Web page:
Covid-19, a patch vaccine would be more effective against variants

Covid-19, a patch vaccine would be more effective against variants


To protect against Covid-19 variants, a special patch may be the best solution, rather than the traditional injectable vaccine. This is what emerges from a study by the University of Queensland, Australia: researchers have tested - for the moment only on laboratory mice - a vaccine against the protein subunit coronavirus, administered through a particular patch that distributes the substance under the skin, where a large number of immune cells are present. According to the results, published in the journal Vaccine, the patch would be eleven times more effective in neutralizing the variants of Sars-cov-2 than the classic vaccine administered by injection. For the authors of the study, this technology could represent a good strategy to fight the pandemic, especially when the variants change rapidly.

How it works (and what are the advantages) More than two years later, the pandemic Covid-19 continues to pose a huge health challenge globally, especially due to emerging variants of Sars-cov-2 (such as omicron and its sub-lineages) which contain numerous mutations in the spike protein that are likely to affect the effectiveness of the vaccines currently used, requiring additional booster doses to remain protected against the disease. Therefore, there is a continuous search for alternative solutions to provide effective protection against Sars-cov-2: in 2021 the Australian team of researchers had already published data demonstrating the preclinical efficacy of a vaccine against Sars-cov-2 other than all the others: in fact, it was administered through HexaPro, a particular type of patch designed by the biotech company Vaxxas, of Brisbane.

The patch for high density microarray (this is the technical name of the developed device) consists of a thin sheet of biocompatible polymer of the size of one square centimeter, covered with thousands (up to 3000) of very small overhangs of 300 micrometers in length coated with a dried protein subunit vaccine formulation against Sars-cov-2 spike protein. When the patch is applied to the skin, the protrusions distribute the vaccine into the epidermis and upper dermis, the outermost layers of the skin rich in immune cells. Compared to intramuscular injection vaccination, the researchers say the potential benefits of these patches include reducing pain and fear of needles, not needing to maintain the cold chain or resuspend the vaccine in solution, and the use of reduced doses. of vaccine with lower quantities of adjuvant substances (with a significant saving on production costs) and the possibility of self-vaccination.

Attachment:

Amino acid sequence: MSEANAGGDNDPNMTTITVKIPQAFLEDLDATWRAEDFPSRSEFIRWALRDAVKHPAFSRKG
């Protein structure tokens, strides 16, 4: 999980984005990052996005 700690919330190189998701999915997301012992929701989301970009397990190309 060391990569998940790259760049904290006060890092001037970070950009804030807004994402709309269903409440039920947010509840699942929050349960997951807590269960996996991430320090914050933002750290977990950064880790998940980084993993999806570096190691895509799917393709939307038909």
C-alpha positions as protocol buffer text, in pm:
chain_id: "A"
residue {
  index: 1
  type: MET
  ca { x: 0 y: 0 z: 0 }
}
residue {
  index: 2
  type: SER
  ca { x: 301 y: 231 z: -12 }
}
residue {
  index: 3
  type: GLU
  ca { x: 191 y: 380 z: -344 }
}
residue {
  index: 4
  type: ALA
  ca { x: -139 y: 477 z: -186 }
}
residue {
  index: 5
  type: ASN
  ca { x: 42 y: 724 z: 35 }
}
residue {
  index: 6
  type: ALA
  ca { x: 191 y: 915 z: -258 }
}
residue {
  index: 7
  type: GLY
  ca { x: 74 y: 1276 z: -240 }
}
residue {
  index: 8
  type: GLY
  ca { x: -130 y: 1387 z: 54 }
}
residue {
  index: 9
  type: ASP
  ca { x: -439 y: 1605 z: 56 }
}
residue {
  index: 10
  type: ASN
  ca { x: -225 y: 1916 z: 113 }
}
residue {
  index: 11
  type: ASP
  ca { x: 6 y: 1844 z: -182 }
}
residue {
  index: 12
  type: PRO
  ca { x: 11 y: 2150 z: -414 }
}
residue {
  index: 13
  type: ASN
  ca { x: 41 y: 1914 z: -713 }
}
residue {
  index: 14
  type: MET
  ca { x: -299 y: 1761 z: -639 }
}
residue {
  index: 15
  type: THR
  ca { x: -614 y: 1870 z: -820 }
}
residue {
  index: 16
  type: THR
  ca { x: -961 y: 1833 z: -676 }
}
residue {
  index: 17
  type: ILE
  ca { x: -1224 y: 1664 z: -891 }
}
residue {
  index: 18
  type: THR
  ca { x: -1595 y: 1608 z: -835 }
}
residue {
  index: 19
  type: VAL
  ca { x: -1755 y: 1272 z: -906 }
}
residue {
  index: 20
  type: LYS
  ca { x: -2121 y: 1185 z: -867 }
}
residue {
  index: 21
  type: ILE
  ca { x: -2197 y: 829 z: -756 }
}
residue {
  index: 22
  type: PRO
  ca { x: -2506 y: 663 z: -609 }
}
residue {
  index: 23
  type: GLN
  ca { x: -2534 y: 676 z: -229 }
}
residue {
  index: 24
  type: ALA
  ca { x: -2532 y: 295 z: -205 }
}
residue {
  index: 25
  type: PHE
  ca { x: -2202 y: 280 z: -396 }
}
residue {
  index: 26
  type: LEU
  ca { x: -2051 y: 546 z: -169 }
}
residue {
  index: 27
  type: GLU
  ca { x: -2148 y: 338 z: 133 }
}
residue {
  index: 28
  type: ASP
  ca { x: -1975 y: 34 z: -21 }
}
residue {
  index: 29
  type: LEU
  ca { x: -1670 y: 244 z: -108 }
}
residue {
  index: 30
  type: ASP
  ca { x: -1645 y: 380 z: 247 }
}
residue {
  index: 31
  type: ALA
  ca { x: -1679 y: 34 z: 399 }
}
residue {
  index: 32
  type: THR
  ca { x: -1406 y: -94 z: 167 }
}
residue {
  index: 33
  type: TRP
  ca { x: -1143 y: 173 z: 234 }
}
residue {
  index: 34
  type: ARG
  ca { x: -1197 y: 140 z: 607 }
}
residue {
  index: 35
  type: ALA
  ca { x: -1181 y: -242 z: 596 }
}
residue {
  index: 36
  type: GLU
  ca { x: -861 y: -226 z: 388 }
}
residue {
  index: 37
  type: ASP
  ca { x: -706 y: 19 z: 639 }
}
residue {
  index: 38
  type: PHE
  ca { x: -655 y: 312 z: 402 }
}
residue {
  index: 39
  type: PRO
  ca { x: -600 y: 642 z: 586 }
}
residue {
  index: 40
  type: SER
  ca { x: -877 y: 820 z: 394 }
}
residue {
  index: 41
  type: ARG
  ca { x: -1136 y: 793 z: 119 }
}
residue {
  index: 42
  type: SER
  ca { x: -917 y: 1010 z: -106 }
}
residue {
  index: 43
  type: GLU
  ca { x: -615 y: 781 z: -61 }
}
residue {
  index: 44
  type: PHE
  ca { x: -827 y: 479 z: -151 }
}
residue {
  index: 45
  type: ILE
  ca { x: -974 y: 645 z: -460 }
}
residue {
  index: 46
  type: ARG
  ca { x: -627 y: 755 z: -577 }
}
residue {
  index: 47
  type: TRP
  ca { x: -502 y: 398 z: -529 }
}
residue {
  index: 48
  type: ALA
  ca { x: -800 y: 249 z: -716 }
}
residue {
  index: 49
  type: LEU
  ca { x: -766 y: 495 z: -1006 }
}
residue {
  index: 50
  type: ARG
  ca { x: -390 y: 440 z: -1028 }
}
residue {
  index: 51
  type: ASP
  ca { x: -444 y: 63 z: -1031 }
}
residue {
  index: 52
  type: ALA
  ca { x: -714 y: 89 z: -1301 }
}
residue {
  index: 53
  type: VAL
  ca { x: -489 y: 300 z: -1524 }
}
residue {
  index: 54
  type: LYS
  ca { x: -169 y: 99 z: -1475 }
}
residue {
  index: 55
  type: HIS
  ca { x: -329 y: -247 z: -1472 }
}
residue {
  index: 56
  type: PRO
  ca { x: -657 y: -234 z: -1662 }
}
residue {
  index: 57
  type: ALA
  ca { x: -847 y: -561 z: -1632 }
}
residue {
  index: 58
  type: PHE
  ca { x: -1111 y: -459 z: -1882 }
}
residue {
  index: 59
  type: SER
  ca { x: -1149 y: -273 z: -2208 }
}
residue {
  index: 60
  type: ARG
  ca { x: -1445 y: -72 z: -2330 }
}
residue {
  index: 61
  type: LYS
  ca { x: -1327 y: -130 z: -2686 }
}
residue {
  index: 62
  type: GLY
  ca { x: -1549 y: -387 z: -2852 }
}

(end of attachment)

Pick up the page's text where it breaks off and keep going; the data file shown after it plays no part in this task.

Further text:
A strategy for the future In essence, the previous study showed that the serum of vaccinated mice with the patch he was able to effectively neutralize Sars-cov-2 and the alpha and beta variants, which at the time of the experimentation were the most widespread; then, with the emergence first of delta and then of omicron, it became necessary to test the effectiveness of the patch for these other variants as well. The researchers then, after applying the high-density microarray patch, studied how the serum of the immunized mice behaved against the new coronavirus variants, finding that patch vaccination was about eleven times more effective in fighting the variant. omicron compared to the same vaccine given by injection. Not only that: these results have been confirmed not only for the protein subunit vaccine against Sars-cov-2, but also for other types of vaccines.

"So far, every type of vaccine we've tested through the patch, including subunit, DNA, inactivated virus, and conjugated vaccines, produces superior immune responses compared to traditional injectable vaccination methods," said Chris McMillan, one of the authors of the study.

According to McMiller, this technology has the potential to offer a more effective and innovative strategy to tackle the Covid-19 pandemic, especially at a time when new variants are mutating to a rapid pace, as not only would the patches seem more effective against emerging variants, but also much easier to administer than injectable vaccines. It should be emphasized that at the moment the research is still in the preclinical phase, so traditional vaccines remain one of the main tools to combat Sars-Cov-2. "Existing vaccines are still an effective way to tackle the serious diseases caused by this virus: this is not the time to let our guard down," says the researcher.

Powered by Blogger.